By Laina Dawes
Okay, I have to admit I’m a bit myopic when it comes to music. When I’m into a band, the band has been getting rave reviews for their latest album and even the hipsters have taken to it (shudder), I expect to see the venue at full-capacity when they hit Toronto. Especially when the lineup is solid: Skeletonwitch, Priestess and High on Fire.
But this was not so on Friday night at the Opera House, despite High on Fire’s critically acclaimed new album, Snakes for the Divine. Granted, I’ve been to worse-attended shows and there was a substantial amount of other events going on in the T-Dot that night, but when arriving about three minutes before Ohio’s Skeletonwitch hit the stage, the place was about ¾ empty. While this was unfortunate and disappointing, the incredibly enthusiastic band didn’t seem to mind. After all, the hundred or so people who quickly left their half-empty beer cups at the bar and headed to the front of the non-barricaded stage for some enthusiastic fist-pumping, provided enough support.
Hell, even if you weren’t a fist-pumping kinda person, you were almost compelled to do it, as the quintet ripped through their ½ hour set, comprised mostly of older tracks and only dedicated the last few songs to 2009’s Breathing the Fire. The strange thing is these guys have only been together as Skeletonwitch since 2003 because of their grizzled look and their sound, a classic 80’s thrash vibe with a hit of blackened modernity in the vocals, they seemed a lot older. Frontman Chase Garnett was enthusiastic, gracious and wore his metal-studded leather armbands and chugged beer like a rock star without a hint of irony.
While the overall lineup was great, the next band, Montreal’s Priestess actually brought the energy level down a notch. While they definitely have the prerequisite metal elements, they seemed a bit out of place sandwiched between the thrashers and the stoner / bluesy / doom band. Their one-hour set was a bit of a rollercoaster, as slower, groovier songs were interspersed with more harder, edgier tracks. It took awhile for the small crowd of shirtless and sweaty moshers to find their rhythm, alternating between flashing devil horns, shoving each other, and then depending on the songs’ tempo, standing around in confusion.
I had previously seen Priestess open for High on Fire at SXSW in March and while they had great energy (despite being on tour for months), the Austin set was more energetic and strangely the set list had seemed a bit harder. Unfortunately for the band and the audience, the sound, which was fine for Skeletonwitch, wasn’t great for Priestess – I could only hear bass at the front of the stage so I had to leave and stand beside the soundboard just to hear the overall effect. The band used none of Skeletonwitch’s overhead stage lights and copious amounts of dry ice, but instead screened visuals onto their backdrop, which after Skeletonwitch’s vivid performance made the audience and myself a bit subdued. Their set list, while varied from their two full-lengths, including 2009’s Prior to the Fire and I’m guessing some of their stuff off of EP’s was great, but slightly uneven.
By the time High on Fire hit the stage, the venue was thankfully almost at full capacity and despite not yet turning on the stage lights, when the crowd saw frontman Matt Pike stroll out in the darkness, bare chested, snaggle-toothed but still sexy as all hell, the crowd went nuts. While the trio had the least amount of members in comparison to the other bands, their sound was ten times more powerful and dense. The place was hot as shit that night, but after one song Pike’s chest was dripping with sweat (sigh….). But despite the sheer velocity of tracks like “Death is This Communion” and “How Dark We Pray” I had to take out the one earplug I could find in my disheveled apartment earlier that evening, out because again, I could only hear the bass that nearly obliterated Pike’s phenomenal guitar playing.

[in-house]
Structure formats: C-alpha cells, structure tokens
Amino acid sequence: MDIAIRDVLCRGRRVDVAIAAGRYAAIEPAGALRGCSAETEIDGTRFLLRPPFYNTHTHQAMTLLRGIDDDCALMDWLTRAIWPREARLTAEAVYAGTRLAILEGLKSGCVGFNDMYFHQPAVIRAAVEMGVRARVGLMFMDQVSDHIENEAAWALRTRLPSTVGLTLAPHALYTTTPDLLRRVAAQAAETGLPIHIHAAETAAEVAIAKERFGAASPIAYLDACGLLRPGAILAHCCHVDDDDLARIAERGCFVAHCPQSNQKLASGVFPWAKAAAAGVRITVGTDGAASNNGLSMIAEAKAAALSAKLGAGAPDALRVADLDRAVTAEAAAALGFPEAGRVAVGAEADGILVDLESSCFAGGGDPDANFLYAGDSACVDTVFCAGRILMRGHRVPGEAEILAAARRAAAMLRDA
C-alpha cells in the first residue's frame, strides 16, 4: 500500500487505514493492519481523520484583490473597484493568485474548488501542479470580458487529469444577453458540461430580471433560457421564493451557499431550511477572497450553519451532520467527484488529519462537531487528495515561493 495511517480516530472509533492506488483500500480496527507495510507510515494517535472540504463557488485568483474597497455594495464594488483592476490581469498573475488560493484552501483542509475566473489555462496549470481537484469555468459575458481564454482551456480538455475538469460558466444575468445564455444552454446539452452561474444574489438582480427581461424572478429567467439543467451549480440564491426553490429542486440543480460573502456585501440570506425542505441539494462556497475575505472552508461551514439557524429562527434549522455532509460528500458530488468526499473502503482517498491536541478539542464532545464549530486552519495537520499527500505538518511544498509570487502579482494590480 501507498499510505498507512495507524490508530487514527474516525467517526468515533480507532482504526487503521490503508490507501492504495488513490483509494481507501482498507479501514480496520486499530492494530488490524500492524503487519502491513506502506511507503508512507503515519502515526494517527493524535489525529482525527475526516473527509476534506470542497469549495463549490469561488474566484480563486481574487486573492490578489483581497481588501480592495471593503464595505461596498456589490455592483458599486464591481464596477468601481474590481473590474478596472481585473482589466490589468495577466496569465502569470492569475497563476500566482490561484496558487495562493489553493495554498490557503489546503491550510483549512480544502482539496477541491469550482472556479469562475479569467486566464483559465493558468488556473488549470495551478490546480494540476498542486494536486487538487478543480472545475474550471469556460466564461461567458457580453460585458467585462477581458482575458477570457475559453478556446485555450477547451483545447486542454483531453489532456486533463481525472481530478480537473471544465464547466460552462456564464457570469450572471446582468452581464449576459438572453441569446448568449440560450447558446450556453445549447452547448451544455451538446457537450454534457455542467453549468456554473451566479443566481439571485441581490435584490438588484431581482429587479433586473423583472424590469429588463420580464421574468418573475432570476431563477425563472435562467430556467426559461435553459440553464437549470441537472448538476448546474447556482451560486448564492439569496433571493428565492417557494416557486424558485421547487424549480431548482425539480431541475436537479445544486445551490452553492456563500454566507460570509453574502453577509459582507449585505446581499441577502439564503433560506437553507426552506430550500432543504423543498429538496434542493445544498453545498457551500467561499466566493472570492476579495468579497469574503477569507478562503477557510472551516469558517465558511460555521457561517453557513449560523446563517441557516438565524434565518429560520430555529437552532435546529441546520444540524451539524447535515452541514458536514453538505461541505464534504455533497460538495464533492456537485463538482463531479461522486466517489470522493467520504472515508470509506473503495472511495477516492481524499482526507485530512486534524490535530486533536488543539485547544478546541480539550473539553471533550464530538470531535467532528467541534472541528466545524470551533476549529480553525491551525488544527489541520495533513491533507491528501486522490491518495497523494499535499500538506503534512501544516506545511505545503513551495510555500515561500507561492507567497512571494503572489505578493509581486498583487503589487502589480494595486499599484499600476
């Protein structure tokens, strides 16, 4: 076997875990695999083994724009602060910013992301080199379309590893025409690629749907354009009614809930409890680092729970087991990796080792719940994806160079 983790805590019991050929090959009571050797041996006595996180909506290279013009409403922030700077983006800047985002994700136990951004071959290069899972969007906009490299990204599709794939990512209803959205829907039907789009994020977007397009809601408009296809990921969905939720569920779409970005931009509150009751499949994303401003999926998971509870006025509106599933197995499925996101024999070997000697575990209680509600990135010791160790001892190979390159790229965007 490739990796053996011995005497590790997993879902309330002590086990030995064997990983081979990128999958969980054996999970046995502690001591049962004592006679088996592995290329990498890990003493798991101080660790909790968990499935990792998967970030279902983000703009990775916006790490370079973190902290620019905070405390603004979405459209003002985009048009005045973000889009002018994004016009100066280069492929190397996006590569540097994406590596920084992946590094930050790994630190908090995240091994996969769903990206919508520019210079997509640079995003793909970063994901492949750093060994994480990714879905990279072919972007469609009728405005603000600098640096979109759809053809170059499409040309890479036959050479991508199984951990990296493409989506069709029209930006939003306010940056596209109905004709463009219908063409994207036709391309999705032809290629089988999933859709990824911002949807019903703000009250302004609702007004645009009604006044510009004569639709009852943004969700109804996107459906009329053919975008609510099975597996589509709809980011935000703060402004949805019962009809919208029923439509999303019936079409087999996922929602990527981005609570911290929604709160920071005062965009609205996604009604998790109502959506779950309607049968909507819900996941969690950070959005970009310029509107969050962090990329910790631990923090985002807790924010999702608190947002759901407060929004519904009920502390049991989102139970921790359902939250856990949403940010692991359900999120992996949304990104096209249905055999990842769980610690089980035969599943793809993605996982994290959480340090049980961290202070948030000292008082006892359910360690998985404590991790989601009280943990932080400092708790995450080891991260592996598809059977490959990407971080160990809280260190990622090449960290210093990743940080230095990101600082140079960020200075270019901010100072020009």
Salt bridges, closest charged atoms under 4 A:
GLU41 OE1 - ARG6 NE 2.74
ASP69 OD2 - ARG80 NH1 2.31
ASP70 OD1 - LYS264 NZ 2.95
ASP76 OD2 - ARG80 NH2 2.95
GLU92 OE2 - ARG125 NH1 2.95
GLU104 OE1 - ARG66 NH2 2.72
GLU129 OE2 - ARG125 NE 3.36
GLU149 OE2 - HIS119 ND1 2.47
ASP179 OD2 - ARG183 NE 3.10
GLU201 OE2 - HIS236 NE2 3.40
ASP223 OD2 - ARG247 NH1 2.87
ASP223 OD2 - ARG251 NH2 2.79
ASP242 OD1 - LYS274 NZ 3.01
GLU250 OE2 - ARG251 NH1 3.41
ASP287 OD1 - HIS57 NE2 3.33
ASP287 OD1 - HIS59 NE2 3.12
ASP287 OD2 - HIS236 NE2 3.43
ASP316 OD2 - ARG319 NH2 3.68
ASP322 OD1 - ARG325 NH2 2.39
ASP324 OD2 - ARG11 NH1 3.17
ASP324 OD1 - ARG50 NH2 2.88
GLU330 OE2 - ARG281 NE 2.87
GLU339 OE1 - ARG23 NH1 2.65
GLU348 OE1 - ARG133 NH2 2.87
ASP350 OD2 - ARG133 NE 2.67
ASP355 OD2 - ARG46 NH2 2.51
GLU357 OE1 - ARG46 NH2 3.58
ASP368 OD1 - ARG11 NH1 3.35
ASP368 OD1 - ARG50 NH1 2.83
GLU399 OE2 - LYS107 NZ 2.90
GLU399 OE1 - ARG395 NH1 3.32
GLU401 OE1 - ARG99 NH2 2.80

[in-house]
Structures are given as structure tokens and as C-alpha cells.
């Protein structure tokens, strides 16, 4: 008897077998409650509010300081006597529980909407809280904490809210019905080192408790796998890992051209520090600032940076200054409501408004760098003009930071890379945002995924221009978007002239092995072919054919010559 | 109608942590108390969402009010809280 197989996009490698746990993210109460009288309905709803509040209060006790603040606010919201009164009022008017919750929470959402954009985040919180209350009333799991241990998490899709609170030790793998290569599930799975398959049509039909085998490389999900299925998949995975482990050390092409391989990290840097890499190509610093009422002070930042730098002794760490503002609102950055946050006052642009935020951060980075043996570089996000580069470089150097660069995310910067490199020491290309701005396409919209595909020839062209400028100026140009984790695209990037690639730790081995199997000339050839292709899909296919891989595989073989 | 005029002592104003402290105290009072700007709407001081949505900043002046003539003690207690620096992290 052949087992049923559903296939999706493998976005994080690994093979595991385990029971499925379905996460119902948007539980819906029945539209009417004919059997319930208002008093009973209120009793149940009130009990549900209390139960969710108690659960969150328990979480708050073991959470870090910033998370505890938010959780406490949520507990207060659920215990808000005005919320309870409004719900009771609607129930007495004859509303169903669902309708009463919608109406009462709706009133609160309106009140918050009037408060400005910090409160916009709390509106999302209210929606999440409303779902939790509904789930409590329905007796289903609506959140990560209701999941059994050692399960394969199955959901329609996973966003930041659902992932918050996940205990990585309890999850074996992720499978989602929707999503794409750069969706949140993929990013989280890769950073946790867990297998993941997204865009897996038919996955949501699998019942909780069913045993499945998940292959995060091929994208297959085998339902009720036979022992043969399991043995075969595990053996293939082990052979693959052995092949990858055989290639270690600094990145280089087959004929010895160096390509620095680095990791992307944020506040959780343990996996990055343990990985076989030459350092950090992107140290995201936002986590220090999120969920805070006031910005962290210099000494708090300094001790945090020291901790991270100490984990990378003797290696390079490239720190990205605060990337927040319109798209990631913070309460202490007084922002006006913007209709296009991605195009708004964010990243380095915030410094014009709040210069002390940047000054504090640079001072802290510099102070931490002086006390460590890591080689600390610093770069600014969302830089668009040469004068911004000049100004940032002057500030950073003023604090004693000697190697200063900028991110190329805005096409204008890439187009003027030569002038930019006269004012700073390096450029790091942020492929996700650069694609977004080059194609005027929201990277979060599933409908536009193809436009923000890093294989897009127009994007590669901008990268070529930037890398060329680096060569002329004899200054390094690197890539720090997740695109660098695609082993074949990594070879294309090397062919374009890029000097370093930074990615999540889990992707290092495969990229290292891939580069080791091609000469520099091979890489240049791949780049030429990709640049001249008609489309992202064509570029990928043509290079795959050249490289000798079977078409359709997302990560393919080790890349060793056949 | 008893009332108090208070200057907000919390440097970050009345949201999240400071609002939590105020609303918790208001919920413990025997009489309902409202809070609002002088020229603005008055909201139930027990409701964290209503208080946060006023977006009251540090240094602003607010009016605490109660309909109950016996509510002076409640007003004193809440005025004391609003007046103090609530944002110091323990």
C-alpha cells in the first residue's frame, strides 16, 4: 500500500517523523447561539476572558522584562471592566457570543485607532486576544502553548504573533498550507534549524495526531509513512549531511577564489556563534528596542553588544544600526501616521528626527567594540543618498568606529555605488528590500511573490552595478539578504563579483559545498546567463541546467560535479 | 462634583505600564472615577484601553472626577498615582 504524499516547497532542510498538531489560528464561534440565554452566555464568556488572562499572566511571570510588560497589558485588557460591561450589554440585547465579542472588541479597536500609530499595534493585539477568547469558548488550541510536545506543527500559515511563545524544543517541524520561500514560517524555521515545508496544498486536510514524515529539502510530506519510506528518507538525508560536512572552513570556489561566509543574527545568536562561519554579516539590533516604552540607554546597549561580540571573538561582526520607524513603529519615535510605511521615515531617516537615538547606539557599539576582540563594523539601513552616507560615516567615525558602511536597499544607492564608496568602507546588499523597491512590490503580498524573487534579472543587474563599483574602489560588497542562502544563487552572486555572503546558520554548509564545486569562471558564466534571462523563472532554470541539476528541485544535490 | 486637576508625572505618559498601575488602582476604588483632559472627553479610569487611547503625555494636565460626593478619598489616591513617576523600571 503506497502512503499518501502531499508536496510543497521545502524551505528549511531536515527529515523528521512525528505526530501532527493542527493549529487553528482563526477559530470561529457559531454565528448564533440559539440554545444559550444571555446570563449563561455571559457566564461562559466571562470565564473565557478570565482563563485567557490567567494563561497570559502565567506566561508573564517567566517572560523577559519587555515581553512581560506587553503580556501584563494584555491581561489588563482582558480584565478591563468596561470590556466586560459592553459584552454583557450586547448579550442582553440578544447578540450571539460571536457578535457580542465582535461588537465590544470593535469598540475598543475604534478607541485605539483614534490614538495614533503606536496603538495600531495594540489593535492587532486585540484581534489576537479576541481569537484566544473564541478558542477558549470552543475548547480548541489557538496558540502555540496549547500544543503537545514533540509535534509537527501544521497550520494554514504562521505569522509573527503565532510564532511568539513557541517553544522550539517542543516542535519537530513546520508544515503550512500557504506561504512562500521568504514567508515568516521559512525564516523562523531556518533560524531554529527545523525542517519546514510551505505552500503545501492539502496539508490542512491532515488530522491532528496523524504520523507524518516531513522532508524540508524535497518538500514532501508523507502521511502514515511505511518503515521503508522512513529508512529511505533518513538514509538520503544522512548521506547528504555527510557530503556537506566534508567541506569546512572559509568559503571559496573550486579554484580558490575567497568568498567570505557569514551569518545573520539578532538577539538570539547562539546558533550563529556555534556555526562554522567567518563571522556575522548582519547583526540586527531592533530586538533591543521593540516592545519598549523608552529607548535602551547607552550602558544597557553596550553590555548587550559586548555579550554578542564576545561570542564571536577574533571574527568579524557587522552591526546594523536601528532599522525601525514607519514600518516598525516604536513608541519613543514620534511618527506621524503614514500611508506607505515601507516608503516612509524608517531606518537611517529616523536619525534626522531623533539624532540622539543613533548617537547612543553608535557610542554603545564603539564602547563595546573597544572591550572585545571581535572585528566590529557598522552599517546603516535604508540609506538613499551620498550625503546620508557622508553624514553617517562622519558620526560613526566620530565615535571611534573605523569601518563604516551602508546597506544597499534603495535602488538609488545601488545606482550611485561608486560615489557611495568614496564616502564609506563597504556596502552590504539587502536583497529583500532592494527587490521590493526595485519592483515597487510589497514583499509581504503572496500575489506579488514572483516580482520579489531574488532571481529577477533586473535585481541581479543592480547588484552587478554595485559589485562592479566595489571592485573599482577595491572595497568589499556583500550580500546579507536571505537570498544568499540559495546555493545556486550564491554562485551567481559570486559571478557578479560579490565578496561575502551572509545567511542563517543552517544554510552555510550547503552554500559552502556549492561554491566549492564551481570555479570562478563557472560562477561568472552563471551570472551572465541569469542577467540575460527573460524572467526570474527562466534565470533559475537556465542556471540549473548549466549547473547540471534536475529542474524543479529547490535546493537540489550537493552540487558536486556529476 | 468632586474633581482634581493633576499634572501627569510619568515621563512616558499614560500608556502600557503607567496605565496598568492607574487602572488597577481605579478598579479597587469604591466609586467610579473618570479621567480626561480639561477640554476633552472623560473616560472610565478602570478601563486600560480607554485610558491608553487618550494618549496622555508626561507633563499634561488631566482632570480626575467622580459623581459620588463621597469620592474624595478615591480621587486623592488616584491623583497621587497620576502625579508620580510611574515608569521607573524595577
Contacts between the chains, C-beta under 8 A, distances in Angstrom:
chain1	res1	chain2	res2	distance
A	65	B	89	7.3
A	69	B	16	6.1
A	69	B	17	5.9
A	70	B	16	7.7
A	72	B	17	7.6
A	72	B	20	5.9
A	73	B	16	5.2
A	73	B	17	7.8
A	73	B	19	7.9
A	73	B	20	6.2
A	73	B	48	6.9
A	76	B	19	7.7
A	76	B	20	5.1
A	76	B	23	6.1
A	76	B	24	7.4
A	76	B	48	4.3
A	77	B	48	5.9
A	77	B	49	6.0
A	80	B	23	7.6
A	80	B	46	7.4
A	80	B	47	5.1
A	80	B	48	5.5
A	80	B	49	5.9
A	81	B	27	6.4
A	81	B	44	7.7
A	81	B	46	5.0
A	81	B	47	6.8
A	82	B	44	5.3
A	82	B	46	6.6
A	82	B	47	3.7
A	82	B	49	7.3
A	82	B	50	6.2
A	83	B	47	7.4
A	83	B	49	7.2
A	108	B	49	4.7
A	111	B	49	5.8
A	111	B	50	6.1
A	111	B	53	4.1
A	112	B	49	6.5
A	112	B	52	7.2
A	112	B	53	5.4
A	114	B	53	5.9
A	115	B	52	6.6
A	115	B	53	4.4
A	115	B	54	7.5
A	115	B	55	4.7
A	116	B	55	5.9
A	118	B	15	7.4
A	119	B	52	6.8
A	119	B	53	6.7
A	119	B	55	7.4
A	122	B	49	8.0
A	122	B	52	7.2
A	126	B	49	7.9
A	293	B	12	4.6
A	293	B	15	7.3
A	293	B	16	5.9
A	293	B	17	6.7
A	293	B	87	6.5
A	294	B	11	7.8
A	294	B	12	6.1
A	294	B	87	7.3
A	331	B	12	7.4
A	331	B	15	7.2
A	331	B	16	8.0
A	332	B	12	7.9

Despite the imperfect sound, there was no way my ass was leaving the front of the stage because watching bassist Jeff Matz play was amazing. Animated and passionate, it was mad cool to watch him play; alternating between using a pick and finger strumming – all within one song. Drummer Des Kenzel also was electrifying to watch, as despite the relative simplicity of his kit his pounding made my feet vibrate. At last, the pit was in full-effect and at least one unhinged fan, desperate for attention, actually got up onstage and shook her sagging boobs to the rhythm (umm, where was Security? Stage barriers)?
But as usual, Pike wowed the audience and despite his limited stage banter and obvious annoyance because of the sound, he played to the crowd….for the crowd, grinning wildly, flamboyant rock-star gestures(without being pretentious / cheesy) and showing his appreciation for the audiences’ response. Fan favourites like “Rumours of War” and “Frost Hammer” were intermixed with some early tracks that even I, who has all of their stuff, had to take a second to familiarize myself.
Their too-short set ended with “Surrounded by Thieves” but unlike the slightly muted performance of Priestess, this particular set by High on Fire was more electrifying than their show at SXSW. Even though I am completely being an armchair critic here, Skeletonwitch could have played a bit longer, Priestess a bit shorter, and High on Fire should play in Toronto at least once a month. Oh yeah, and all three bands deserved a sold-out show.